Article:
By Tesfa-Alem Tekle
January 21, 2023 (NAIROBI) – Ethiopia earned $32.61 million from exporting electricity to neighboring Sudan and Djibouti, the state power entity announced.
The figure, the Ethiopian Electric Power (EPP) said, was secured during the last five months of the Ethiopian fiscal year, which begins in September.
The EPP is an Ethiopian electrical power industry and state-owned electric producer, engaged in development, investment, construction, operation, and management of power plants, power generation and power transmission. The company is a main key in the Ethiopian energy sector
EPP’s Director of Communications, Moges Mekonen said that a total of 580 million kilowatt hours of electricity has been supplied to the two countries.
He further said the income obtained during the five months has seen a decline by $6.2 million compared to the same period of the previous year.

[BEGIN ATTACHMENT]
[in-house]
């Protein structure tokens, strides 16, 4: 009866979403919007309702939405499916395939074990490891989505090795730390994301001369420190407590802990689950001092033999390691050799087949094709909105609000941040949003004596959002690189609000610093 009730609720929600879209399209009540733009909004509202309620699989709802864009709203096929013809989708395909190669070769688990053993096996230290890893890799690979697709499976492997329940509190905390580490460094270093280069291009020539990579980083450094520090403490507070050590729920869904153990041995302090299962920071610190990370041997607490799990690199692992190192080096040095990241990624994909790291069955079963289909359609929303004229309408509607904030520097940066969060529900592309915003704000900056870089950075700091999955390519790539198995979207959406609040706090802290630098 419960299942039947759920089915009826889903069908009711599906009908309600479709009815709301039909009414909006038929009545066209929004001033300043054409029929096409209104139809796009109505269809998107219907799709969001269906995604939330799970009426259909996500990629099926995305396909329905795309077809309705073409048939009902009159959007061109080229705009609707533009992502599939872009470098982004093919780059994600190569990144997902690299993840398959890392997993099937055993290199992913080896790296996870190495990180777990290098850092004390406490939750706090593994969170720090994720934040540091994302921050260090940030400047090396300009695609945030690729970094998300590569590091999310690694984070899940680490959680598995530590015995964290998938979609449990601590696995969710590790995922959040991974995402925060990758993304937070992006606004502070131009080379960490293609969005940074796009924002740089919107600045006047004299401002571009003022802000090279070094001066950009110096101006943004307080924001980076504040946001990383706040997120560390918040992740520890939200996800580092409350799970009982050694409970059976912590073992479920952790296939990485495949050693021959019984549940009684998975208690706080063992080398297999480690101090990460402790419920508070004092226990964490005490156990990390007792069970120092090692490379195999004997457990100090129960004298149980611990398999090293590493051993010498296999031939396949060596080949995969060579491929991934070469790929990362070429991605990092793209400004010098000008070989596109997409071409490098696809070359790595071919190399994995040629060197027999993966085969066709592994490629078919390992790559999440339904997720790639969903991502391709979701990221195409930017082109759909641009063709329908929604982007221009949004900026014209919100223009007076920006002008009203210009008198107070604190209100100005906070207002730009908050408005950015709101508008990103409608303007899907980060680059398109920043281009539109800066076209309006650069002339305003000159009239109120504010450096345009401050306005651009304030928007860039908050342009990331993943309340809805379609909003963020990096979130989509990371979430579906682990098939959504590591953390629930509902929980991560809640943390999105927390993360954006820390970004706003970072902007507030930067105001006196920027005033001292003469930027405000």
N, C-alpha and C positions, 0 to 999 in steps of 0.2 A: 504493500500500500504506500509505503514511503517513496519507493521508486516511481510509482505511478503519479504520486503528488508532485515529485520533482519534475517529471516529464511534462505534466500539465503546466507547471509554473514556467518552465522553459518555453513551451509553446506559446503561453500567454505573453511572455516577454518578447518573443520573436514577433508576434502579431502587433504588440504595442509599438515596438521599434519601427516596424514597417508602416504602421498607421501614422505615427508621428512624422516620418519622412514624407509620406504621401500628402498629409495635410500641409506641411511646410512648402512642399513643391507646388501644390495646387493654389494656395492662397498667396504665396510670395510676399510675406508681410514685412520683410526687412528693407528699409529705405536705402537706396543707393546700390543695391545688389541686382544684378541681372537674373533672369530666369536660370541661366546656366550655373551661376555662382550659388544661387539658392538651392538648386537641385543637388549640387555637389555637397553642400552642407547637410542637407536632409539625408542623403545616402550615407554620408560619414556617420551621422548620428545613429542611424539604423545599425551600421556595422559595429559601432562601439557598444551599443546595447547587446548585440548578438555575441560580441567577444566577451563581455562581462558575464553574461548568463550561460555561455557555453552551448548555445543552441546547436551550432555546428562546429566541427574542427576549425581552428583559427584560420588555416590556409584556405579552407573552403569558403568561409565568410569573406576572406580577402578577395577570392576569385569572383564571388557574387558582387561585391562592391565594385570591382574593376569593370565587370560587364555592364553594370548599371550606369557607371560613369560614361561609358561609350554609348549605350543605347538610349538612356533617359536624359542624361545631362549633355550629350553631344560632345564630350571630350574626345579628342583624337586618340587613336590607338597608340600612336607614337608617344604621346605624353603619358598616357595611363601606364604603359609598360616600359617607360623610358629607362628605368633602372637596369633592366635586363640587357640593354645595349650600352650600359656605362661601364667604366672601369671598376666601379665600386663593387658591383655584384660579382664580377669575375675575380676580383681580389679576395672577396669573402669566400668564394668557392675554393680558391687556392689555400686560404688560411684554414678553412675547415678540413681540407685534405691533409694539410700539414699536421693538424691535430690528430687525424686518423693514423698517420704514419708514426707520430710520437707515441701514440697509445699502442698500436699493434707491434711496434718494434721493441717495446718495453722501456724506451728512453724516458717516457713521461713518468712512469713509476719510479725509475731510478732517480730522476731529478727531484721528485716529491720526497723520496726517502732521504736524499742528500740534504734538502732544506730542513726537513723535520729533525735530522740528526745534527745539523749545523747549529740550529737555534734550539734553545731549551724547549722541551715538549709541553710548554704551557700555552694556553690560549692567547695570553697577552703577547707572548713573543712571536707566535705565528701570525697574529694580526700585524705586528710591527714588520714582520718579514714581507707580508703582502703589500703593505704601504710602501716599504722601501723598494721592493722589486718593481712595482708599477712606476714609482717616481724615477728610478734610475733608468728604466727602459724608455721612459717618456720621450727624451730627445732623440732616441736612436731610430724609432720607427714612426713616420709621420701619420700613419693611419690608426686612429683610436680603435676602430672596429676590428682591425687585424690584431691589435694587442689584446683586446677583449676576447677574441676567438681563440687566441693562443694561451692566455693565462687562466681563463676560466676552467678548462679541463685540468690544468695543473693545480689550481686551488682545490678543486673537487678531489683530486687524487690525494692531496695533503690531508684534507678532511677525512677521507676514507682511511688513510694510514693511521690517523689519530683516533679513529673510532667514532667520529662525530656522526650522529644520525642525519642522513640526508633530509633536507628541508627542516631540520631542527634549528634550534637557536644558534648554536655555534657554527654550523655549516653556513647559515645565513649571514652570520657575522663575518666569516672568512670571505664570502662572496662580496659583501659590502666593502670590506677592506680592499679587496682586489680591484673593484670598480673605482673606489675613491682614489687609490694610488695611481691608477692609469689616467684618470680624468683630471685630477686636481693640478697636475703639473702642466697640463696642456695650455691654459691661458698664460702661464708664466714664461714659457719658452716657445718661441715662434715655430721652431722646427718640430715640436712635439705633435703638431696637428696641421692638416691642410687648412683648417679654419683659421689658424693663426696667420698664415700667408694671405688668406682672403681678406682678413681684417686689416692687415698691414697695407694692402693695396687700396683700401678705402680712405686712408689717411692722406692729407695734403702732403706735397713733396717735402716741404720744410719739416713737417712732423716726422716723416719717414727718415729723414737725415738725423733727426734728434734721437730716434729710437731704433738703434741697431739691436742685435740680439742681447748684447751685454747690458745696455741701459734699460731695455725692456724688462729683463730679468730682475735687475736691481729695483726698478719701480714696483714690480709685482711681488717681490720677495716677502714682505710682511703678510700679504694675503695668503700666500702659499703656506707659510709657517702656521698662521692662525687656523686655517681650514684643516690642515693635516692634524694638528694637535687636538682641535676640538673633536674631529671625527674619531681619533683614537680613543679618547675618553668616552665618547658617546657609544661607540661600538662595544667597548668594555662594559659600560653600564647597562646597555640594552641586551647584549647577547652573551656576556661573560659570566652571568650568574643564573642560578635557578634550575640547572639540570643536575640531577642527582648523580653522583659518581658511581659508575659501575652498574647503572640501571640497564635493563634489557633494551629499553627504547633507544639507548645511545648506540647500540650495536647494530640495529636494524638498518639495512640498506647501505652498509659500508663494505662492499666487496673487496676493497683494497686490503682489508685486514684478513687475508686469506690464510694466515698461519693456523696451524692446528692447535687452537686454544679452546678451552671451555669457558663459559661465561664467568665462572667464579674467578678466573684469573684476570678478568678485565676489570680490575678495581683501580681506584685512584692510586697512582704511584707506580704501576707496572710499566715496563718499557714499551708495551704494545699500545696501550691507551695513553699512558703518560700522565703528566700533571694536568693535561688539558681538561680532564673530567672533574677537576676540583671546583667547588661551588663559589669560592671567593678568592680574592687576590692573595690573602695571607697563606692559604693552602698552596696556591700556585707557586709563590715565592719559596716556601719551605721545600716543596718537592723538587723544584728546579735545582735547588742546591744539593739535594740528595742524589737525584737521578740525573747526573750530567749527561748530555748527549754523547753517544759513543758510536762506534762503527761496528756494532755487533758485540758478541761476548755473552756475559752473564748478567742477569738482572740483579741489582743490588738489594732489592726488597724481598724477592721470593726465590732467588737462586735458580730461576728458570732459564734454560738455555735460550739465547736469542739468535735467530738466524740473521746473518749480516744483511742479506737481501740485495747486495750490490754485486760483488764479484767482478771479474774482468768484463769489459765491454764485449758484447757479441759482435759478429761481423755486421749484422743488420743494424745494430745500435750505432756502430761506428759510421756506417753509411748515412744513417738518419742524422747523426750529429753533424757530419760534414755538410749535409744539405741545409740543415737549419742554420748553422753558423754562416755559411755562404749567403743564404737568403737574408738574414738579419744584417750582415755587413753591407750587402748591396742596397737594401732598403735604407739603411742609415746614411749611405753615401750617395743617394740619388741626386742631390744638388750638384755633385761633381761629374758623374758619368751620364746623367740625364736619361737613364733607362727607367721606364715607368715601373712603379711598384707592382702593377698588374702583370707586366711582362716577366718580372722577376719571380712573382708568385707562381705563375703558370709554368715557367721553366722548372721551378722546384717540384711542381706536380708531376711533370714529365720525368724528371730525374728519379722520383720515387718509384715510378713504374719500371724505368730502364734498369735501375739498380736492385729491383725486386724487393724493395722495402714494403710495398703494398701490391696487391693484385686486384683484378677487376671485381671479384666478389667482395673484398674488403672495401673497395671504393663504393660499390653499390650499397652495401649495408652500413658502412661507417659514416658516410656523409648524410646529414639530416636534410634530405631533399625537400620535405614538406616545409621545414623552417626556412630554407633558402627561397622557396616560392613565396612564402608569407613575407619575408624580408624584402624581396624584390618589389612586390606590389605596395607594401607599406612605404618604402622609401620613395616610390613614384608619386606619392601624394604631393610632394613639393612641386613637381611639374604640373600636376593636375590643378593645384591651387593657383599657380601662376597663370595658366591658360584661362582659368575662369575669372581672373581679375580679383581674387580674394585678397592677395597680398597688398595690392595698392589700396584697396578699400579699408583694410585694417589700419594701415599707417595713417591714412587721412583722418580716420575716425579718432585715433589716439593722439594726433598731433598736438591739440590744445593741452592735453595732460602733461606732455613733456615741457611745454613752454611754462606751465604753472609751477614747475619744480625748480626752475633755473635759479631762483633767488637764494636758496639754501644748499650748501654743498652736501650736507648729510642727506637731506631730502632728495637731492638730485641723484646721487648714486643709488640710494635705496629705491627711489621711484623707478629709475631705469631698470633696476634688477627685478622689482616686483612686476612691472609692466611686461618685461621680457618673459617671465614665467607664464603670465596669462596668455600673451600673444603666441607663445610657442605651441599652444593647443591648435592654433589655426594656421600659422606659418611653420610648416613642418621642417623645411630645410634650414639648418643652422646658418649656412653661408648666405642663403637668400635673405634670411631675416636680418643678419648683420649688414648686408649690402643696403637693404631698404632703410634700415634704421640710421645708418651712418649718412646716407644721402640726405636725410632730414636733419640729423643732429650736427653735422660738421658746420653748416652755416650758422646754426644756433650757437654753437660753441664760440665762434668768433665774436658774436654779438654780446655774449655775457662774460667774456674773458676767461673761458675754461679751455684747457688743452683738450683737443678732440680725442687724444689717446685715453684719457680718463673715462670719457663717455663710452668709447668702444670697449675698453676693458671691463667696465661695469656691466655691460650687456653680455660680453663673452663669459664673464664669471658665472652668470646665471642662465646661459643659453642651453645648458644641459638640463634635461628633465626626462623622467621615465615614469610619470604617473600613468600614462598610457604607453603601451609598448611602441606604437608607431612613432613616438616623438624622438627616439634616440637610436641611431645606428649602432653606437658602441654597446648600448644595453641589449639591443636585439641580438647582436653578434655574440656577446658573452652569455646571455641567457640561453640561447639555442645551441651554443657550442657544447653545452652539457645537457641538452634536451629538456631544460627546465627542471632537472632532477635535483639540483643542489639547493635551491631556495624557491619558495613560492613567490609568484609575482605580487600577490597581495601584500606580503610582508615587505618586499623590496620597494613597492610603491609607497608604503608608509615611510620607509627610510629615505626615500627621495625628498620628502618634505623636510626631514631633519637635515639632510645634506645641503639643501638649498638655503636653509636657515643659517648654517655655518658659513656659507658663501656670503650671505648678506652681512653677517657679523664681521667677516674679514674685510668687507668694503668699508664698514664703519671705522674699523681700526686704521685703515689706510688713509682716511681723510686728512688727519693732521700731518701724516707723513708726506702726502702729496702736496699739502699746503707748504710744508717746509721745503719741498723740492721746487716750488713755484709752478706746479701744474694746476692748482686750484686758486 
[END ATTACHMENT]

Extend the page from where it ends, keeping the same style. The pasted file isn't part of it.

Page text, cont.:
The decline, according to Mekonen, was due to reduced demand from the Sudanese electricity company. He did not divulged further details.
During the last two years, relations between Sudan and neighbouring Ethiopia have deteriorated over the disputed border region of al-Fashaga.
Ethiopia’s mega-dam project, which is being constructed on the Nile River has also been an intermittent source of tension between the two countries.
Sudan and Egypt fear that the Grand Ethiopian Renaissance Dam, arguably Africa’s largest dam, would eventually diminish water flow to the downstream countries.
Last year, Ethiopia reportedly earned more than $95 million from electric energy export to the two east African countries.
A combined total of 1,700 GWh of electricity have been exported to Sudan and Djibouti in the previous year, generating $95.45 million in revenue.
About 1,109 GWh of electricity worth $54.66m was reportedly sold to Sudan. Djibouti imported 600 GWh electric energy, paying $40.78 million.
The Horn of Africa is currently investing billions of dollars on the construction of its mega-dam project in a bid to become the regional power hub.